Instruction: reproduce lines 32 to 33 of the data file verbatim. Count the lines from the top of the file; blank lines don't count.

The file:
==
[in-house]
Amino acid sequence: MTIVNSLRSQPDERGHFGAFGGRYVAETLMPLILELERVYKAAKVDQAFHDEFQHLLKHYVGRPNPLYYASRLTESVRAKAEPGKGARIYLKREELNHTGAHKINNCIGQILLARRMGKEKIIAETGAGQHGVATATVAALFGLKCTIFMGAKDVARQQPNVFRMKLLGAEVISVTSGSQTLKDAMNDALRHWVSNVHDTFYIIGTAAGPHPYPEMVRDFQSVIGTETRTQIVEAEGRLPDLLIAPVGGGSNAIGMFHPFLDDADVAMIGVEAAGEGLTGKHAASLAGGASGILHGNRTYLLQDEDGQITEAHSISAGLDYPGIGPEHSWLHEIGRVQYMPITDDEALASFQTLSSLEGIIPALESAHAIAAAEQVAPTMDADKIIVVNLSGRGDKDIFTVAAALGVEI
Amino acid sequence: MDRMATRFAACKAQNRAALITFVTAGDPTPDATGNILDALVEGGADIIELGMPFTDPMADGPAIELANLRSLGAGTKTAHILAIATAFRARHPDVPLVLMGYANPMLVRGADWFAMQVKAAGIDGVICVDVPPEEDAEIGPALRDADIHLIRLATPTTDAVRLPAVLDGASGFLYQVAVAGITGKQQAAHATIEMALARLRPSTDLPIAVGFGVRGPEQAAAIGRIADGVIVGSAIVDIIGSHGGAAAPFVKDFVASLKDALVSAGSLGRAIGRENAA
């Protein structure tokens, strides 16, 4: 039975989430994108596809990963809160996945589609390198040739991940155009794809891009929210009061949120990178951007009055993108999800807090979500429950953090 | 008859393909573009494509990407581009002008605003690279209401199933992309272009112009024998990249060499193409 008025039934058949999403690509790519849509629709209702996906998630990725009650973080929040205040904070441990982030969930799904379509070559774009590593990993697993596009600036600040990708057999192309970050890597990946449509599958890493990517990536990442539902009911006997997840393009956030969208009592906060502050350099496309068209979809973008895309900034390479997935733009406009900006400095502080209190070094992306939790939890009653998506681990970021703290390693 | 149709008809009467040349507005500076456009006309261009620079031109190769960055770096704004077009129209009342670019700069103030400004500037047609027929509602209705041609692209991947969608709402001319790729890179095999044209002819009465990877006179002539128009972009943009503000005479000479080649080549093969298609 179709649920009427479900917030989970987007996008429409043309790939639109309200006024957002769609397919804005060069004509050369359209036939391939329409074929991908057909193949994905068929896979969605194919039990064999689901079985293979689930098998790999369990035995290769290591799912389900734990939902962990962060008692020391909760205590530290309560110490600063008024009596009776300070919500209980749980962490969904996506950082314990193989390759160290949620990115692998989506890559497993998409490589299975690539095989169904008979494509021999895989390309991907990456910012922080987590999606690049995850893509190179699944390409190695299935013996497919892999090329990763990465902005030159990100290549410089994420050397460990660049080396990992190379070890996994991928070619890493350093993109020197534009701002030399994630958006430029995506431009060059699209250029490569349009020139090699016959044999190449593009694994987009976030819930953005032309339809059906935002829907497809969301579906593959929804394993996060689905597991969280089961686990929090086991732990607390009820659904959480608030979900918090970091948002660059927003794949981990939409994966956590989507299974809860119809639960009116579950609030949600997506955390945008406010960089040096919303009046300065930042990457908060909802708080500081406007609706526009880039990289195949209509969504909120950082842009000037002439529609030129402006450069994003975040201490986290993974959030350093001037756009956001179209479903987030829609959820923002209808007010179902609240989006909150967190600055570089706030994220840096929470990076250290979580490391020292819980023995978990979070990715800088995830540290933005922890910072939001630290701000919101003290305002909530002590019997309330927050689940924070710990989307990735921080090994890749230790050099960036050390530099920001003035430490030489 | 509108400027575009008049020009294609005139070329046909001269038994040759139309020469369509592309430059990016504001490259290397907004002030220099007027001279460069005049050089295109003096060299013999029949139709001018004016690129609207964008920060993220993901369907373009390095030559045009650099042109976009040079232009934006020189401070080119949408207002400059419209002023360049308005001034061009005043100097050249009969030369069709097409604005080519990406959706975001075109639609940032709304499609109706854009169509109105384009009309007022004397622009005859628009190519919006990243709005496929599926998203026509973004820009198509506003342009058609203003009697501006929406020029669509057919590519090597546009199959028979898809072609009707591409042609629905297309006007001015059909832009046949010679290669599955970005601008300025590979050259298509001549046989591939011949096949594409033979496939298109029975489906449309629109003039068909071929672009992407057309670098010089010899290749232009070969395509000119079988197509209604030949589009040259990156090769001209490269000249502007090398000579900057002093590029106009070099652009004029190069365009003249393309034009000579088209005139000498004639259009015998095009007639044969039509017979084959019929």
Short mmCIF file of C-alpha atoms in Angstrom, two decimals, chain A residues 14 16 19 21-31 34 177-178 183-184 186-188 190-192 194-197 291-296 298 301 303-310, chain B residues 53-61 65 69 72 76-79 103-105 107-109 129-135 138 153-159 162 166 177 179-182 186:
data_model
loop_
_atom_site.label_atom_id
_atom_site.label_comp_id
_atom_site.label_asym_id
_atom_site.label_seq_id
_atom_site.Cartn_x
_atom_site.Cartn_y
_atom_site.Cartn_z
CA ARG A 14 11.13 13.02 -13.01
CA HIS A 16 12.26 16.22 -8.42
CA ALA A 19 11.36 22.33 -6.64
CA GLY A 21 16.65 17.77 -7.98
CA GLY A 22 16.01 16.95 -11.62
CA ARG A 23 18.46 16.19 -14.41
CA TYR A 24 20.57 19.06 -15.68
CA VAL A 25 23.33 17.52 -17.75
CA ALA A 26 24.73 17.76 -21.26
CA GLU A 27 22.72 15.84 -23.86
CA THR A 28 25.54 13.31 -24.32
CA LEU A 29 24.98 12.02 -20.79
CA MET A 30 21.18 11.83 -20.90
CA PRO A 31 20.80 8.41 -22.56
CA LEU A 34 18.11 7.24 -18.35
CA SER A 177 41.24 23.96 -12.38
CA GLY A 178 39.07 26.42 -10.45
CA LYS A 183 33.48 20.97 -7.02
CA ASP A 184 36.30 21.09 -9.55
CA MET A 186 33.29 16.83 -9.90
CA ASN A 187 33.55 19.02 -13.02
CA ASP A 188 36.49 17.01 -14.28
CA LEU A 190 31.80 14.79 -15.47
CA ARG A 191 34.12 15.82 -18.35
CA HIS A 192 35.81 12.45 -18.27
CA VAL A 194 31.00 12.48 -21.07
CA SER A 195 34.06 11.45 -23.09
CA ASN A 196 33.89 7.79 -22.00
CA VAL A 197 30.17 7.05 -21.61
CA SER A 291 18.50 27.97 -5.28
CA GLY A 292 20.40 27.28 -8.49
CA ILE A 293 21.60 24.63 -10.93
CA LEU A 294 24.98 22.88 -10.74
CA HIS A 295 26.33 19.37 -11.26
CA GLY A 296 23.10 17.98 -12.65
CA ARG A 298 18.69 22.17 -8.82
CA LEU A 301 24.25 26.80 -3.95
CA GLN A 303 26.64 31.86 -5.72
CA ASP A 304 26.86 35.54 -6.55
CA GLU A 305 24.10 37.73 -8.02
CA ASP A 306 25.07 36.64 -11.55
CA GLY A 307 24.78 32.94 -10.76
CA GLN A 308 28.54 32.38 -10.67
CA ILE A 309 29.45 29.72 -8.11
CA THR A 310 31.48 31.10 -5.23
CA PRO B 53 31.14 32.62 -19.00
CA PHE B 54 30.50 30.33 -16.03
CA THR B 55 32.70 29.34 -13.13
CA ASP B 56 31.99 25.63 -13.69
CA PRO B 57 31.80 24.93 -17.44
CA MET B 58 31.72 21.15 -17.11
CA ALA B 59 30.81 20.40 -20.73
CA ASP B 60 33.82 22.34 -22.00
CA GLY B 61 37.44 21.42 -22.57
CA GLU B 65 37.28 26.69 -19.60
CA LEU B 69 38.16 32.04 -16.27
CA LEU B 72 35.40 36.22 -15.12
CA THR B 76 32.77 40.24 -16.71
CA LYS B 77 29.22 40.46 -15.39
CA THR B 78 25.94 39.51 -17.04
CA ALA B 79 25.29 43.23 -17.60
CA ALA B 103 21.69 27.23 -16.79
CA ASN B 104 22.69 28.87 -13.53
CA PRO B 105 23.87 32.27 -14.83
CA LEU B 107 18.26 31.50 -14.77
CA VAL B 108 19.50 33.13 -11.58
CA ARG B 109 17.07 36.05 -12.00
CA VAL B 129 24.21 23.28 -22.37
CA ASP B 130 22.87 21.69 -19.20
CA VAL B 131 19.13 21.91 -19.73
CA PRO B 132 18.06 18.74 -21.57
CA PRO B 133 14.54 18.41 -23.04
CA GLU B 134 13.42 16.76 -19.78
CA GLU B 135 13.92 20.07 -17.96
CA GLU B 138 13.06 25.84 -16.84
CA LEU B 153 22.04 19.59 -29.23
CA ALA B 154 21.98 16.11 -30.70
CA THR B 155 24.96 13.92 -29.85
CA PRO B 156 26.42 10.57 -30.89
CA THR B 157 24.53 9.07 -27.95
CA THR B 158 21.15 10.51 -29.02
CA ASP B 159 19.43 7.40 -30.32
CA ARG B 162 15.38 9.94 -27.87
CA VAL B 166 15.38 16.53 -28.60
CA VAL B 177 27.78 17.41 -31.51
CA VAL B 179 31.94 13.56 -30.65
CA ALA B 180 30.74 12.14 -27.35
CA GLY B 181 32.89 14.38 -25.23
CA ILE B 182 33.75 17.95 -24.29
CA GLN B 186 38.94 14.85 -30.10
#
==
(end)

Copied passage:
CA LYS A 183 33.48 20.97 -7.02
CA ASP A 184 36.30 21.09 -9.55